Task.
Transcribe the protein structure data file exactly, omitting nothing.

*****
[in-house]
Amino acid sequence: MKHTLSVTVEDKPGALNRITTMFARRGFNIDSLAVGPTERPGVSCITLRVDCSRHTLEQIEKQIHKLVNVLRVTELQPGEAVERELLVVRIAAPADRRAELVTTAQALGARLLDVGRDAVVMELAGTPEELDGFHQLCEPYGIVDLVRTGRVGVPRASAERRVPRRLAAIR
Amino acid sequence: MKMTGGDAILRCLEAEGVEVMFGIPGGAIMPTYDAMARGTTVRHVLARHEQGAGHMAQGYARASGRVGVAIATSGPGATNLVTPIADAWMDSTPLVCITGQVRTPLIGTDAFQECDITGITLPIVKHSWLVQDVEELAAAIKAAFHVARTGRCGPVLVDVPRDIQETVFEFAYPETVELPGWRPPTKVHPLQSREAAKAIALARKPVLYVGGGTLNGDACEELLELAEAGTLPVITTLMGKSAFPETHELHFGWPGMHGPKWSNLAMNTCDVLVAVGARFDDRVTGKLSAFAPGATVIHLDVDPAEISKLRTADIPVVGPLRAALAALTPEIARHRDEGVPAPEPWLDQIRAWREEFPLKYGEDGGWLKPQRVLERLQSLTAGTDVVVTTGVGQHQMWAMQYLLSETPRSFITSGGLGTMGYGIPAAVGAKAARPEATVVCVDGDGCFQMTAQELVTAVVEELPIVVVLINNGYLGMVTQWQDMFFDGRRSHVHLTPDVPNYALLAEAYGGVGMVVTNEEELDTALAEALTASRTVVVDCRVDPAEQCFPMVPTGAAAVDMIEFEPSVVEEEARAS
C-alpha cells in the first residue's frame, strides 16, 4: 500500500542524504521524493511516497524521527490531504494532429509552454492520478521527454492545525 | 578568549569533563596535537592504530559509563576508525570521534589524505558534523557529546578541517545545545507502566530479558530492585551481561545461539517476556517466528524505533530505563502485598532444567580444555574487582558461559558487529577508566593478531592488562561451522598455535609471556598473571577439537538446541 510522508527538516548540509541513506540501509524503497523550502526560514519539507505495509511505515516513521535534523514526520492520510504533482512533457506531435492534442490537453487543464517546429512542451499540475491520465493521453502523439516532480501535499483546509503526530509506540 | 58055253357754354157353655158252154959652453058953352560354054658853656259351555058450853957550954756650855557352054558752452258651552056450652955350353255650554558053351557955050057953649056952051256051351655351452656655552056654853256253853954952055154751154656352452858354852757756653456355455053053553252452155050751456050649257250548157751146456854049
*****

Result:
[in-house]
Amino acid sequence: MKHTLSVTVEDKPGALNRITTMFARRGFNIDSLAVGPTERPGVSCITLRVDCSRHTLEQIEKQIHKLVNVLRVTELQPGEAVERELLVVRIAAPADRRAELVTTAQALGARLLDVGRDAVVMELAGTPEELDGFHQLCEPYGIVDLVRTGRVGVPRASAERRVPRRLAAIR
Amino acid sequence: MKMTGGDAILRCLEAEGVEVMFGIPGGAIMPTYDAMARGTTVRHVLARHEQGAGHMAQGYARASGRVGVAIATSGPGATNLVTPIADAWMDSTPLVCITGQVRTPLIGTDAFQECDITGITLPIVKHSWLVQDVEELAAAIKAAFHVARTGRCGPVLVDVPRDIQETVFEFAYPETVELPGWRPPTKVHPLQSREAAKAIALARKPVLYVGGGTLNGDACEELLELAEAGTLPVITTLMGKSAFPETHELHFGWPGMHGPKWSNLAMNTCDVLVAVGARFDDRVTGKLSAFAPGATVIHLDVDPAEISKLRTADIPVVGPLRAALAALTPEIARHRDEGVPAPEPWLDQIRAWREEFPLKYGEDGGWLKPQRVLERLQSLTAGTDVVVTTGVGQHQMWAMQYLLSETPRSFITSGGLGTMGYGIPAAVGAKAARPEATVVCVDGDGCFQMTAQELVTAVVEELPIVVVLINNGYLGMVTQWQDMFFDGRRSHVHLTPDVPNYALLAEAYGGVGMVVTNEEELDTALAEALTASRTVVVDCRVDPAEQCFPMVPTGAAAVDMIEFEPSVVEEEARAS
C-alpha cells in the first residue's frame, strides 16, 4: 500500500542524504521524493511516497524521527490531504494532429509552454492520478521527454492545525 | 578568549569533563596535537592504530559509563576508525570521534589524505558534523557529546578541517545545545507502566530479558530492585551481561545461539517476556517466528524505533530505563502485598532444567580444555574487582558461559558487529577508566593478531592488562561451522598455535609471556598473571577439537538446541 510522508527538516548540509541513506540501509524503497523550502526560514519539507505495509511505515516513521535534523514526520492520510504533482512533457506531435492534442490537453487543464517546429512542451499540475491520465493521453502523439516532480501535499483546509503526530509506540 | 58055253357754354157353655158252154959652453058953352560354054658853656259351555058450853957550954756650855557352054558752452258651552056450652955350353255650554558053351557955050057953649056952051256051351655351452656655552056654853256253853954952055154751154656352452858354852757756653456355455053053553252452155050751456050649257250548157751146456854049